Bolivia's President-elect Evo Morales and his entire cabinet will take a 50-percent pay cut so more staff can be hired for the education and health sectors, Morales announced late Tuesday, according to news reaching here.
Morales, who won a Dec. 18 presidential election and will be inaugurated on Jan. 22, said his future salary of some 3,600 U.S. dollars per month would be slashed to 1,800 dollars.
"This is a democratic revolution and we will answer the Bolivian people's call," the 46-year-old former coca grower and Aymara Indian said.
"It's a question of sharing the country's situation among us all," said Morales, who has vowed to make multinationals pay more into the national economy and to raise Bolivia from its status as one of Latin America's poorest nations.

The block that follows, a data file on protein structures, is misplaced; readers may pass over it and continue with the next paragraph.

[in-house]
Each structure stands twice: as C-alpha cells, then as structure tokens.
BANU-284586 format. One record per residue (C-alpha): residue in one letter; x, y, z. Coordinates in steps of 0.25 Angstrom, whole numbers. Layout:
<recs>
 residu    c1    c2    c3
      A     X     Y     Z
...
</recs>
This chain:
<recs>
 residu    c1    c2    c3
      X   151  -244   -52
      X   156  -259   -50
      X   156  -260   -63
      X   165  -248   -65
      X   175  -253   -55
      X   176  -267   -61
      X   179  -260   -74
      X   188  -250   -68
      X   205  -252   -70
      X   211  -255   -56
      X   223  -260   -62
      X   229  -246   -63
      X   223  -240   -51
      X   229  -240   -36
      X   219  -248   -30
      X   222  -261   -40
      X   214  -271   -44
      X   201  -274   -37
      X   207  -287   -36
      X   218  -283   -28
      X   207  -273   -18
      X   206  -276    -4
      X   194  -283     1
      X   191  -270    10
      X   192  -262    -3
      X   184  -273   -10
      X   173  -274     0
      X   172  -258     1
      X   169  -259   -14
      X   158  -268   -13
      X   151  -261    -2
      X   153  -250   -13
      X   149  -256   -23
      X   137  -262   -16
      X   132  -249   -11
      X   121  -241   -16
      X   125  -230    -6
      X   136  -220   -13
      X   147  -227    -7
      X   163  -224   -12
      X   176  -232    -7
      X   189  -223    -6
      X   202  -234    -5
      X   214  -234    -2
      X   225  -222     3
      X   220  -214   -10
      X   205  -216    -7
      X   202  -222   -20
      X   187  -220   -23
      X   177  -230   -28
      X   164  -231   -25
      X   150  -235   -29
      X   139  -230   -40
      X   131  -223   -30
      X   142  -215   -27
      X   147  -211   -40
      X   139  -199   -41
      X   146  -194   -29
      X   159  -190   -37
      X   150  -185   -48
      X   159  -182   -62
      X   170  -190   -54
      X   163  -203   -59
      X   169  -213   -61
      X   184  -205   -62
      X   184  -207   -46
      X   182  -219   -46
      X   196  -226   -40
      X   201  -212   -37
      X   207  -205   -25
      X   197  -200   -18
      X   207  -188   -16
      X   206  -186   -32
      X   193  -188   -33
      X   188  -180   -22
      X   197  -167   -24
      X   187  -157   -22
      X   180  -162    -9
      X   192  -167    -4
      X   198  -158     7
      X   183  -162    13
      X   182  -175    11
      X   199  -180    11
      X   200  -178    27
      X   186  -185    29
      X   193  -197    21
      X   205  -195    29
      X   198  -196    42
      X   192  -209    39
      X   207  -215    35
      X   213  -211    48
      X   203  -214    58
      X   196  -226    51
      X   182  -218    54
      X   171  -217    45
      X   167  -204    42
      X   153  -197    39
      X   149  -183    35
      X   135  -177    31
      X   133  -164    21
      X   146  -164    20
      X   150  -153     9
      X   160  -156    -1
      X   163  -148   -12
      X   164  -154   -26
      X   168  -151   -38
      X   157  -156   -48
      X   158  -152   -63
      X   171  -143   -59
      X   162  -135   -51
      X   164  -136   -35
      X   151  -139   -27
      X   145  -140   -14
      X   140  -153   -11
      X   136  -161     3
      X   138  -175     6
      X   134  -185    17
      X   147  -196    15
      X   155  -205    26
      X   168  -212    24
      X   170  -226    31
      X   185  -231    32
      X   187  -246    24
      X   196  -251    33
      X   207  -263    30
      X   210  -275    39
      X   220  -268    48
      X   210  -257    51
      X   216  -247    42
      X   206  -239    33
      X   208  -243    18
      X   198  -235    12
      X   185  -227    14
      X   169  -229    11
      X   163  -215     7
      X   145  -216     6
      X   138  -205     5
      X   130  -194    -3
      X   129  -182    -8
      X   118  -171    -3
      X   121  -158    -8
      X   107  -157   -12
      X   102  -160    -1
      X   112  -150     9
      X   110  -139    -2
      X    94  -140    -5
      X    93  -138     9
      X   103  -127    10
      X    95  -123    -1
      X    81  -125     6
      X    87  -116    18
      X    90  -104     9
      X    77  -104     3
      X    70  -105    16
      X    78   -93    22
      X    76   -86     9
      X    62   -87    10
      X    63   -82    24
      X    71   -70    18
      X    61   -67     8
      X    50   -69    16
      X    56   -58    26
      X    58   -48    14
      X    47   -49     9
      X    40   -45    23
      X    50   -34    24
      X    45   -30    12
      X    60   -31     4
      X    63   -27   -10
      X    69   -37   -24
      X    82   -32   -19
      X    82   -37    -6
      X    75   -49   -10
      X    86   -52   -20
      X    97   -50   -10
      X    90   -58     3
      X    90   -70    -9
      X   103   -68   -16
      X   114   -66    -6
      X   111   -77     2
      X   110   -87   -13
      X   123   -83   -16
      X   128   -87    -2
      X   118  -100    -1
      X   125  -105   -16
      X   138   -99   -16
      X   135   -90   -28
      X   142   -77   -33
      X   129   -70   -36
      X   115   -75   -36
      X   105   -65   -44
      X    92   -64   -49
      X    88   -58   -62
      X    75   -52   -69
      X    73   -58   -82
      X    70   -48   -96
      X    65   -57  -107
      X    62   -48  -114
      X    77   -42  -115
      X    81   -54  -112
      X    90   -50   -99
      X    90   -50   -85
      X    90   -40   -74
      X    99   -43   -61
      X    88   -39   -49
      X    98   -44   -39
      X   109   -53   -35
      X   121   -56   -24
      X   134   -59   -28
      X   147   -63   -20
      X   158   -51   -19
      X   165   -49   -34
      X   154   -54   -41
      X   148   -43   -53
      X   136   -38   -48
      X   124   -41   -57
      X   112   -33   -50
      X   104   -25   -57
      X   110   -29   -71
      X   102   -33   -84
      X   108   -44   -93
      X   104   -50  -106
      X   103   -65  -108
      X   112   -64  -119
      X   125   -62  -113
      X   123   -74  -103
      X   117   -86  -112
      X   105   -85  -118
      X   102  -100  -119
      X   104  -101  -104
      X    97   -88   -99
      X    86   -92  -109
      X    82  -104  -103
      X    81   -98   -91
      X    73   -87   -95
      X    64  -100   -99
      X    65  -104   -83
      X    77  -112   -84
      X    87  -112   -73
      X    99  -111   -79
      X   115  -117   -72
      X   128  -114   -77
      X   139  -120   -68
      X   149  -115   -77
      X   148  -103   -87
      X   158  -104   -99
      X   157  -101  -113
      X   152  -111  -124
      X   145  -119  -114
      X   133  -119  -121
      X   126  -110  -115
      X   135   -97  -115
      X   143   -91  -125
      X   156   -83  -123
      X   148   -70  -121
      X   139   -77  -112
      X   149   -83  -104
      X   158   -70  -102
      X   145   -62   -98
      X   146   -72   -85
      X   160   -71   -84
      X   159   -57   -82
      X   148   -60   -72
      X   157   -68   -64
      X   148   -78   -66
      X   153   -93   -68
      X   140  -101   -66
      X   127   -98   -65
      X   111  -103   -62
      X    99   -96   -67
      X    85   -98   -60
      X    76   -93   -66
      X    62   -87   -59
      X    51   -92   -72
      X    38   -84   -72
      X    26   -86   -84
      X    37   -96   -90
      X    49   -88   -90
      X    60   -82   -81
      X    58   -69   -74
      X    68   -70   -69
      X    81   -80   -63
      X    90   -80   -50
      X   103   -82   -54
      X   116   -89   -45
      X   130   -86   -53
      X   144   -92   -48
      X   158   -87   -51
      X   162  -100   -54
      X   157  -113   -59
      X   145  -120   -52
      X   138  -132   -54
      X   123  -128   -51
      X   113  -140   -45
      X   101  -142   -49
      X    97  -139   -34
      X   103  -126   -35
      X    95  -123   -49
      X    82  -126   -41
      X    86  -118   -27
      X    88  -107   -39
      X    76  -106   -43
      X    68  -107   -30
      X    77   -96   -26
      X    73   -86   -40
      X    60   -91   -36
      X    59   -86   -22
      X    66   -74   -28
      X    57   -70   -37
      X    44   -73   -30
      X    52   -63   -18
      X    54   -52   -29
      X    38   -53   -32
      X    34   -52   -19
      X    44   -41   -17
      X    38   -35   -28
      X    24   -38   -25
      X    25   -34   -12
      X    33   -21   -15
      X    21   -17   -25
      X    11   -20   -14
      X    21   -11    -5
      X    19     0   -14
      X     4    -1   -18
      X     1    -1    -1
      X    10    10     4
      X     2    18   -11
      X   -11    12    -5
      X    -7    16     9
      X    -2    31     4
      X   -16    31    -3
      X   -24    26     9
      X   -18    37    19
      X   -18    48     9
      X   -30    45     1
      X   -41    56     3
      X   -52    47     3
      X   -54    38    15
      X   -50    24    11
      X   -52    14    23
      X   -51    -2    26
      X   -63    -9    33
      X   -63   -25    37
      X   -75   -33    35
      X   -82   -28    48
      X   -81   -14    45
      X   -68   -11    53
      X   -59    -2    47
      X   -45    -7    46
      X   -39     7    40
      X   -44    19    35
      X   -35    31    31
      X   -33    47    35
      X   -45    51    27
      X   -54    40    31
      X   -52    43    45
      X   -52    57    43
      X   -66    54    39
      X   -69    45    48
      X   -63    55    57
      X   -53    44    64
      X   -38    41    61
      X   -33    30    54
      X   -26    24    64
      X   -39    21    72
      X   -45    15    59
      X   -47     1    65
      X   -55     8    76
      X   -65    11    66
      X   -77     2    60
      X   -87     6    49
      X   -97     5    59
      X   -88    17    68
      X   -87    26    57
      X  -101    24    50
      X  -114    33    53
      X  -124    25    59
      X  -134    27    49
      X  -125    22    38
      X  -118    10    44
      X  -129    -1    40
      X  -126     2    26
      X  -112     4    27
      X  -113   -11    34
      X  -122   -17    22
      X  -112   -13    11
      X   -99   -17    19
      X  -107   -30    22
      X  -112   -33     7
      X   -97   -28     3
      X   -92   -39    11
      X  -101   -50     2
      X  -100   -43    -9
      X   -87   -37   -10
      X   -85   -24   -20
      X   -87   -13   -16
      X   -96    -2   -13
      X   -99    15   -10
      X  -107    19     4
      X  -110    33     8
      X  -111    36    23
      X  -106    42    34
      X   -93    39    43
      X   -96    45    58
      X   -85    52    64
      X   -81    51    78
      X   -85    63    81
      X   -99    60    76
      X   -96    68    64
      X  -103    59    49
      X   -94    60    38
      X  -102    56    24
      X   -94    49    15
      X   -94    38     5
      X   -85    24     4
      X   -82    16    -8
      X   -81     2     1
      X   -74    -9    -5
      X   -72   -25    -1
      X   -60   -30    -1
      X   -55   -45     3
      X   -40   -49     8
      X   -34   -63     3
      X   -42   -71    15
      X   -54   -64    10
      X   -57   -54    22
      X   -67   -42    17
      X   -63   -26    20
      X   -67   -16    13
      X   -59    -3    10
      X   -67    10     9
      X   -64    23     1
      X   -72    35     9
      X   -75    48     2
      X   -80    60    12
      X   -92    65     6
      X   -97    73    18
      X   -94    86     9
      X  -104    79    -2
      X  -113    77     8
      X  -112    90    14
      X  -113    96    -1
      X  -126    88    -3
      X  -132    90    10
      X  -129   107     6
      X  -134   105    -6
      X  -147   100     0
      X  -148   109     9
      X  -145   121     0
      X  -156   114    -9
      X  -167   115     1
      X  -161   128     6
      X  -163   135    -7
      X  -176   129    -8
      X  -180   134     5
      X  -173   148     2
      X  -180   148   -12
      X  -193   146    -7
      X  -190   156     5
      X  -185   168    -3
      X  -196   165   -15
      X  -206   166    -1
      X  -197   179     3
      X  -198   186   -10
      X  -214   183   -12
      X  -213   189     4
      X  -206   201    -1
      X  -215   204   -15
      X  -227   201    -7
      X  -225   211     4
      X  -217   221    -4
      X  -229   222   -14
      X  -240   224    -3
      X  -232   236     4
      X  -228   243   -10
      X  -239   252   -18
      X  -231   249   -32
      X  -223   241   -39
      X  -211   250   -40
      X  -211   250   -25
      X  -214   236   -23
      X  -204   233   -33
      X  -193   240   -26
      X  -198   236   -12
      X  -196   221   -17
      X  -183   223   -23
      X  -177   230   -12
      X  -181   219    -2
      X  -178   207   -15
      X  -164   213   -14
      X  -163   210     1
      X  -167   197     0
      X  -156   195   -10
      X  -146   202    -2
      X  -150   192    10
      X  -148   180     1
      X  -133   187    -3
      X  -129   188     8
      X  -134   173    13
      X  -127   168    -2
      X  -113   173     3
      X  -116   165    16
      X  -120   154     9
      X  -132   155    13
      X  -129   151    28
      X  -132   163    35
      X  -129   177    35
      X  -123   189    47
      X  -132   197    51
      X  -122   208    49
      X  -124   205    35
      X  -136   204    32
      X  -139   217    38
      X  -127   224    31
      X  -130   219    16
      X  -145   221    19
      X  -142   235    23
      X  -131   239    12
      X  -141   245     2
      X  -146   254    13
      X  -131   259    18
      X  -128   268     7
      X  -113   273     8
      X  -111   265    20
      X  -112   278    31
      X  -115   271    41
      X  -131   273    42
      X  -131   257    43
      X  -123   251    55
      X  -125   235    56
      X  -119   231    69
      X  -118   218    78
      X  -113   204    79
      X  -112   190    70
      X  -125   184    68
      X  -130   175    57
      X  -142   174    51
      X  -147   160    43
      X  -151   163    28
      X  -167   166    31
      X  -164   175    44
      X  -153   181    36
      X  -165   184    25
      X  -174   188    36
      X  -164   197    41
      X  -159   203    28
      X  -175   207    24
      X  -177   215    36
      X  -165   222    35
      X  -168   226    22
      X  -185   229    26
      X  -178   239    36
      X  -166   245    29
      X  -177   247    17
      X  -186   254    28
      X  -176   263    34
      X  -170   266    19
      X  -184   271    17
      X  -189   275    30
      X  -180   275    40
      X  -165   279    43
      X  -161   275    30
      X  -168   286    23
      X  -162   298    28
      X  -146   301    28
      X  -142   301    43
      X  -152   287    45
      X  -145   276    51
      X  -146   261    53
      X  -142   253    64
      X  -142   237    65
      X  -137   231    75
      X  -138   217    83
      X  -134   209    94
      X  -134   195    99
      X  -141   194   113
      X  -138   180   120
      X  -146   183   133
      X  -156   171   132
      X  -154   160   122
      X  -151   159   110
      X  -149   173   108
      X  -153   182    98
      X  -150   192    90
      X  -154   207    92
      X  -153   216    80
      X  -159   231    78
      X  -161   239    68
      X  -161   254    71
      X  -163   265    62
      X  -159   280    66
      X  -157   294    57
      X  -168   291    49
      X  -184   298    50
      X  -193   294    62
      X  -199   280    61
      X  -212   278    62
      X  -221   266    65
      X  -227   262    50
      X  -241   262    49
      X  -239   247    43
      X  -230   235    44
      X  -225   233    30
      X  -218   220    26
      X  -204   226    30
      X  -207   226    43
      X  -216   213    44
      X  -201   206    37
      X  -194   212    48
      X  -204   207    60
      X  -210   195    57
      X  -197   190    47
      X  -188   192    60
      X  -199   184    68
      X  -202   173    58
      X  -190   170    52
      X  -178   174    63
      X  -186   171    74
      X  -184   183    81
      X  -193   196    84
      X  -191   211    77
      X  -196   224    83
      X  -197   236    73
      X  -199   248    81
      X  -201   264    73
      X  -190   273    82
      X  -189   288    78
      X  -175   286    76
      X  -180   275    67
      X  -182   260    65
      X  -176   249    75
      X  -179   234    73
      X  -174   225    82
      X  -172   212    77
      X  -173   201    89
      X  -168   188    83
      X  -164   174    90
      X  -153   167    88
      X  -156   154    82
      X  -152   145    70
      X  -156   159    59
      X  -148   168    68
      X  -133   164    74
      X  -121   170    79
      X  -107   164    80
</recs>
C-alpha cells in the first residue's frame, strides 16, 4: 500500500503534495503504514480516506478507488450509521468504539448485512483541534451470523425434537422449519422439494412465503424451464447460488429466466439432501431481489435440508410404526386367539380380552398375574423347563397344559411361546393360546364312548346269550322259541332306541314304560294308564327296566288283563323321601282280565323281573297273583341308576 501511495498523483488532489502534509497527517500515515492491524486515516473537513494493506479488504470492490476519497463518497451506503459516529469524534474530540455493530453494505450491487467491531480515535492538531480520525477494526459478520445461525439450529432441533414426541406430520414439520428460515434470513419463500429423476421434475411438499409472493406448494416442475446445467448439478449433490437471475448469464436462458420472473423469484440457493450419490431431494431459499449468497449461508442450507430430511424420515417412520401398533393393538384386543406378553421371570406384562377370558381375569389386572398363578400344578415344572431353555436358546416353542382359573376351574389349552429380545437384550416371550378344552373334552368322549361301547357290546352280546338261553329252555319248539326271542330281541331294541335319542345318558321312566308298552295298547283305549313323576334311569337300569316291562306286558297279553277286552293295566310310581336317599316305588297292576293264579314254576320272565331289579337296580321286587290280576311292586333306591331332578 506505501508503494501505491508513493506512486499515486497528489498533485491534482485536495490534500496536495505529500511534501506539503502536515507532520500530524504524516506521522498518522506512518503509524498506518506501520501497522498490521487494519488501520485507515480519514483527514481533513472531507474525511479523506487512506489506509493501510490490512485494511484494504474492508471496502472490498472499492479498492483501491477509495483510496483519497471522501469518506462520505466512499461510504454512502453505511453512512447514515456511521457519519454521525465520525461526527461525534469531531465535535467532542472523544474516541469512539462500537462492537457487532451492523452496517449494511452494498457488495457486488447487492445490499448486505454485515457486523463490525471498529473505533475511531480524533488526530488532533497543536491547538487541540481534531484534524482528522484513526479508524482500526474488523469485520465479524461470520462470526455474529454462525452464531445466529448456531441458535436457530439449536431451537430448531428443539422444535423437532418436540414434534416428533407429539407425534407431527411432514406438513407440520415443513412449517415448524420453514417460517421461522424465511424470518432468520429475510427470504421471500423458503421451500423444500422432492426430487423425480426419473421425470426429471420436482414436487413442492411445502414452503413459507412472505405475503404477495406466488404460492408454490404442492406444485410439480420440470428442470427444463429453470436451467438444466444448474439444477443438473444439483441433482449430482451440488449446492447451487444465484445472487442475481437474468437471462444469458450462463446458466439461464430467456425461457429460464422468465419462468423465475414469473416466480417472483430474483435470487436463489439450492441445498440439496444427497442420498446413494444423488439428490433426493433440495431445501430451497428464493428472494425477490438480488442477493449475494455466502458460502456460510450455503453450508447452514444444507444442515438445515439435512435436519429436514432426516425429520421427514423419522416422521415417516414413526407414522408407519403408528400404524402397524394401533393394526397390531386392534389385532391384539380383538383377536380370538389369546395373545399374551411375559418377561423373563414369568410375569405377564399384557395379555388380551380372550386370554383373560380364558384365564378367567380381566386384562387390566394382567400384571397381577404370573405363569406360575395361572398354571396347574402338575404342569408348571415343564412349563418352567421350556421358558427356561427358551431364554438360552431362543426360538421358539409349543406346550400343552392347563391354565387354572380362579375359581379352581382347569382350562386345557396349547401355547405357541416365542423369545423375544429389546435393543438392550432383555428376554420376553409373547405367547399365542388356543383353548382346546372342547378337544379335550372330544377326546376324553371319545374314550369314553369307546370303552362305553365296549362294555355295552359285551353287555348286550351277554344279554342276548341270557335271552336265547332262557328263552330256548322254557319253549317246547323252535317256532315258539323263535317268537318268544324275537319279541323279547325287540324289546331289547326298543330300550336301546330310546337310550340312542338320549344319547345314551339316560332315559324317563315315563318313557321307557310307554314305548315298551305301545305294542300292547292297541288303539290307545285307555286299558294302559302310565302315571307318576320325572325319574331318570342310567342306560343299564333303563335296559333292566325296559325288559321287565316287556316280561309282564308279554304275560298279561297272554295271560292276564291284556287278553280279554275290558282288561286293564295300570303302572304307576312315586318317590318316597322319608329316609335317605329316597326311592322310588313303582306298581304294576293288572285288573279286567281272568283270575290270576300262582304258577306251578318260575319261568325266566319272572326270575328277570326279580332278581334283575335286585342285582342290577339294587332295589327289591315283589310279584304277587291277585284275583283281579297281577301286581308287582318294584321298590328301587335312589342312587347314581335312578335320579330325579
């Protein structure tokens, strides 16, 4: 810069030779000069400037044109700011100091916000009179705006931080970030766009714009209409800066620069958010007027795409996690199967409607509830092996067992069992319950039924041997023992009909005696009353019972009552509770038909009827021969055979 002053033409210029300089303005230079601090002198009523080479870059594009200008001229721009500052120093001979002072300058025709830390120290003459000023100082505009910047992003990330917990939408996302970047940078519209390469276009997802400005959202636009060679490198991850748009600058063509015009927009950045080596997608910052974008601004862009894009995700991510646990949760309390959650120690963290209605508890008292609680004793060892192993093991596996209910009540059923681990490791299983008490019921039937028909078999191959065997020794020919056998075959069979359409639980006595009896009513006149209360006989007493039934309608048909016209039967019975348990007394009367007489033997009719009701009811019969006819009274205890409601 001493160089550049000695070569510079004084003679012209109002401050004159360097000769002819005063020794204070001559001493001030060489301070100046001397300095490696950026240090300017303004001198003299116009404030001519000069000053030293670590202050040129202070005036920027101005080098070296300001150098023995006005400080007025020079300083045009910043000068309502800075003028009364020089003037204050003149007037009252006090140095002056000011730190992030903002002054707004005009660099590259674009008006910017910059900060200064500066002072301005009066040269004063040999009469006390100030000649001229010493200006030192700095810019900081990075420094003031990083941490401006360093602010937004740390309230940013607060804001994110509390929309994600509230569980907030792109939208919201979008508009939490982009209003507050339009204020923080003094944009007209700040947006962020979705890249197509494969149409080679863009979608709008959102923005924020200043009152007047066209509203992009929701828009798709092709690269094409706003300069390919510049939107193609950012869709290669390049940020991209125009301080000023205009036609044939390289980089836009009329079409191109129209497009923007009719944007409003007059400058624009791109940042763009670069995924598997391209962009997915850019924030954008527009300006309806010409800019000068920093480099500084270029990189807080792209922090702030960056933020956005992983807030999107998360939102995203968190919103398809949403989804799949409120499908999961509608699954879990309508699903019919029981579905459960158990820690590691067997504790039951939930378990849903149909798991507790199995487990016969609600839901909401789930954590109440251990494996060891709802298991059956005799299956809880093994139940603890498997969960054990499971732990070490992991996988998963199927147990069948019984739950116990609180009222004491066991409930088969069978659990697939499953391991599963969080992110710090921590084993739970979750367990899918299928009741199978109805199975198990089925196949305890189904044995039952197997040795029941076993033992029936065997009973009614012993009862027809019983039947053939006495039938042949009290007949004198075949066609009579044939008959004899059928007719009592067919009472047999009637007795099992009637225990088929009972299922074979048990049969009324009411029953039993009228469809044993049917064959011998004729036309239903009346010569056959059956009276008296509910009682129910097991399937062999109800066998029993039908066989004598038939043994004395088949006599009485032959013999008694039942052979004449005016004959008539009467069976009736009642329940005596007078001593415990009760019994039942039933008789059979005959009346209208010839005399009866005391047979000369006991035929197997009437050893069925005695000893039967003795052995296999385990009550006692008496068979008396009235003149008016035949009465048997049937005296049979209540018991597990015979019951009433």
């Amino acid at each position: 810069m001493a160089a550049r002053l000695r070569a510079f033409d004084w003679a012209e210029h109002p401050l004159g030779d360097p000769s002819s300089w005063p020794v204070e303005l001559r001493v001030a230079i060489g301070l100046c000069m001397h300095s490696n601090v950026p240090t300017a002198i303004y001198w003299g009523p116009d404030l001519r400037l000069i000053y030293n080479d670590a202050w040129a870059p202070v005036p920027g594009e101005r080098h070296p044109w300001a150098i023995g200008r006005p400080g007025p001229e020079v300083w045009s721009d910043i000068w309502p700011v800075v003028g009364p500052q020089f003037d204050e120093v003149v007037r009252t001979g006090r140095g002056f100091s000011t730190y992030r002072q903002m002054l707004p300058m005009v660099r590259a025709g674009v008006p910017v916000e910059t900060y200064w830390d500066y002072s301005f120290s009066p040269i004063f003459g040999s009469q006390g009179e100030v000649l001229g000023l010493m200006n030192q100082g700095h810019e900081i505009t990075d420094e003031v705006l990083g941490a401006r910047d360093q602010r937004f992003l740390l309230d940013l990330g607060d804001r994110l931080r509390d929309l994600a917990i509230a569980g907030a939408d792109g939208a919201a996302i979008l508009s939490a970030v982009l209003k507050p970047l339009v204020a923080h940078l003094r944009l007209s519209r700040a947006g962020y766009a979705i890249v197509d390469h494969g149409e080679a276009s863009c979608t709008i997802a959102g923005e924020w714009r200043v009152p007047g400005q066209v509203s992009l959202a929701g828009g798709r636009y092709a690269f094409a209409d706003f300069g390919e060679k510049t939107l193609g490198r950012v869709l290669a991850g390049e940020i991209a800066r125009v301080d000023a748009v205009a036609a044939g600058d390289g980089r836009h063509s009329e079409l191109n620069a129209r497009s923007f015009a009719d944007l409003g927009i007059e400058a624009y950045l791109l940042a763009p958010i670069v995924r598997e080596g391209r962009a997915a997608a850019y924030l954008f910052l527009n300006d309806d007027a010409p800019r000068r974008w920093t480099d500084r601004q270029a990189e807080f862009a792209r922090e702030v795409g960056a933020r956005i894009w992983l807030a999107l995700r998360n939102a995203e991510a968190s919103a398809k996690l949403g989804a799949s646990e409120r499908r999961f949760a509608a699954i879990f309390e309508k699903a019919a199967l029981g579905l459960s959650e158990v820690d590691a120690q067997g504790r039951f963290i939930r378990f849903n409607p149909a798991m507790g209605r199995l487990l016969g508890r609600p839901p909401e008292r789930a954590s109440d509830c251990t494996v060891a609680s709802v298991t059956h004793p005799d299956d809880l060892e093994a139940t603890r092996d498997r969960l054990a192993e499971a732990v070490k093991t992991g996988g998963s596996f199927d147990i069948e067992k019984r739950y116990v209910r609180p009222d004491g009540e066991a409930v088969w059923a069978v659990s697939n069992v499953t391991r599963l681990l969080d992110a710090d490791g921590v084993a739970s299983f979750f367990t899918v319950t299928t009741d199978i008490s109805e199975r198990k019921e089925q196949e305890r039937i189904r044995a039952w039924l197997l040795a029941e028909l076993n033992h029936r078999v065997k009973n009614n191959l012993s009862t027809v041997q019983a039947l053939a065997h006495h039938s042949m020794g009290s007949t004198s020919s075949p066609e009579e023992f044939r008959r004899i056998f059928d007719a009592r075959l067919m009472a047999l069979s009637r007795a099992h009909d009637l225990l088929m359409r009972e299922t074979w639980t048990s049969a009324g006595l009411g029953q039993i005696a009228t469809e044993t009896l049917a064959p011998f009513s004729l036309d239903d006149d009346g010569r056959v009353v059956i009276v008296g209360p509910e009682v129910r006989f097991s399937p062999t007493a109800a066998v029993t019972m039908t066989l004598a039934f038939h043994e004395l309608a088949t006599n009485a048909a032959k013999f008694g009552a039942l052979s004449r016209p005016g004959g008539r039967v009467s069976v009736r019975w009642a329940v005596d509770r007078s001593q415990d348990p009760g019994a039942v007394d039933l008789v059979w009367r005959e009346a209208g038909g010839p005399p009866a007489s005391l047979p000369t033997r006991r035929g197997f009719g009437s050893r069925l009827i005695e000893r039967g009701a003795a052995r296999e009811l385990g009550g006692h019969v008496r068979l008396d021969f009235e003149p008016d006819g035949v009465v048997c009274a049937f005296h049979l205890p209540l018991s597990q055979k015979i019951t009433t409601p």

Cabinet ministers and all the 157 members of Morales' Movement to Socialism party elected to the congress will also take a 50-percent pay cut, Morales said, adding that the salaries of 157 substitute congressmen -- who take over the duties of lawmakers when they are absent -- will be reduced to zero.
Bolivia's economy is healthy by local standards, with a gross domestic product growth of 3.9 percent in 2005 and similar performance expected in 2006. GDP expanded by 3.6 percent in 2004.
Inflation is forecast to end this year at 4.2 percent, down from 4.6 percent last year, in a country that has suffered periods of hyperinflation.
Bolivia also reduced its fiscal deficit to an estimated 1.5 percent of GDP in 2005, down from 5.5 percent in 2004.
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